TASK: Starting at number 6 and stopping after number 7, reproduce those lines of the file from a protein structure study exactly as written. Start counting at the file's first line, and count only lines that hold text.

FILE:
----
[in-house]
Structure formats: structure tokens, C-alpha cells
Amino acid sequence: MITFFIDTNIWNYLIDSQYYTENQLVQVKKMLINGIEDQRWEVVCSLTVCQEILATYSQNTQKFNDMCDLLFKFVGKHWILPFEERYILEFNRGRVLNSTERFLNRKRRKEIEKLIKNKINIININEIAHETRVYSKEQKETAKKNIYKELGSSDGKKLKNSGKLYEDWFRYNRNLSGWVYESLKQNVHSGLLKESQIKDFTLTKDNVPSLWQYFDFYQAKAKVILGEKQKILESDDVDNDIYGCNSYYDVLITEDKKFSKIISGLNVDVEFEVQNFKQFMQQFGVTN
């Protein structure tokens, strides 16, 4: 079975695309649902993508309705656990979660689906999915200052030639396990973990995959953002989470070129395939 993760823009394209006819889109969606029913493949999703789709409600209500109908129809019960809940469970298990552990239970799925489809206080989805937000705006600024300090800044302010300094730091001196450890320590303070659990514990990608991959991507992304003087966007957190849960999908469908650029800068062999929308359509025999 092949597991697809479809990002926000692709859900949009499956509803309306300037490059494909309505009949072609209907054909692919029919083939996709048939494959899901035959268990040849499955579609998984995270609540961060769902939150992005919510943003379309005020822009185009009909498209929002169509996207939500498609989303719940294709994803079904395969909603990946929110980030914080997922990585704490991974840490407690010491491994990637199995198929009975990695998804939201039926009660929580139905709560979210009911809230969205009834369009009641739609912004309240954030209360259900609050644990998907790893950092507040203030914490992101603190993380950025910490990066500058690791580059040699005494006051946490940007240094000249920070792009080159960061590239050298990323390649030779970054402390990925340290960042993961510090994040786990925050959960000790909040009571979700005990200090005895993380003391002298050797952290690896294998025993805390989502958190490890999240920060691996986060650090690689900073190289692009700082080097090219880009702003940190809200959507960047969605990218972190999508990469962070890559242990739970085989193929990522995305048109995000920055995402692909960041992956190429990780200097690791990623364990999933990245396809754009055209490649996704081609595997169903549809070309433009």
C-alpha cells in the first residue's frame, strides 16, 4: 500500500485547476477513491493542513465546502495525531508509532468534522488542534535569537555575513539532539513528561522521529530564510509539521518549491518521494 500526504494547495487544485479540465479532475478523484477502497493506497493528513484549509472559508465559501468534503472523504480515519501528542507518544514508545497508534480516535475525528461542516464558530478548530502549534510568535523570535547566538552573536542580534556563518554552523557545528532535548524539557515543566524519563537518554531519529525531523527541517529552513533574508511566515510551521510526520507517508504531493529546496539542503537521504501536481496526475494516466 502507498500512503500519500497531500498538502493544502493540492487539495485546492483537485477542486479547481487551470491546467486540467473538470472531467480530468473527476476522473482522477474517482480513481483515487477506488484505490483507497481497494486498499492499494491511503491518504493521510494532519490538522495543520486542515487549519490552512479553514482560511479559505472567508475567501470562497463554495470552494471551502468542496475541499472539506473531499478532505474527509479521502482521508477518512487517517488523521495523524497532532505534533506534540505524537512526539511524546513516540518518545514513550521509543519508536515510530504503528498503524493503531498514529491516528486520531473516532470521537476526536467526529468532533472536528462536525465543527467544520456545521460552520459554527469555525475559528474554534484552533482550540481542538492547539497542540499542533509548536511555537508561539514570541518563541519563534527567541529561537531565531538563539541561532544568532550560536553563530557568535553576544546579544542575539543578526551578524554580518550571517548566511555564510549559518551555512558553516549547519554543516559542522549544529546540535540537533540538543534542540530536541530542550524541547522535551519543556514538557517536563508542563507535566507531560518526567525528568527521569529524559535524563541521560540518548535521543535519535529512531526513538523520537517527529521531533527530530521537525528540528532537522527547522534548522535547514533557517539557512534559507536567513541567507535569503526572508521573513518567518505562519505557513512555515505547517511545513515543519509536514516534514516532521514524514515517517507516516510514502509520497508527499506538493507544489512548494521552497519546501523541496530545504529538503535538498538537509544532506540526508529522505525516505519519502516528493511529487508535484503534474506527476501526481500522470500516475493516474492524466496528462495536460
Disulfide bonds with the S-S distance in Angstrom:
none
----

Disulfide bonds with the S-S distance in Angstrom:
none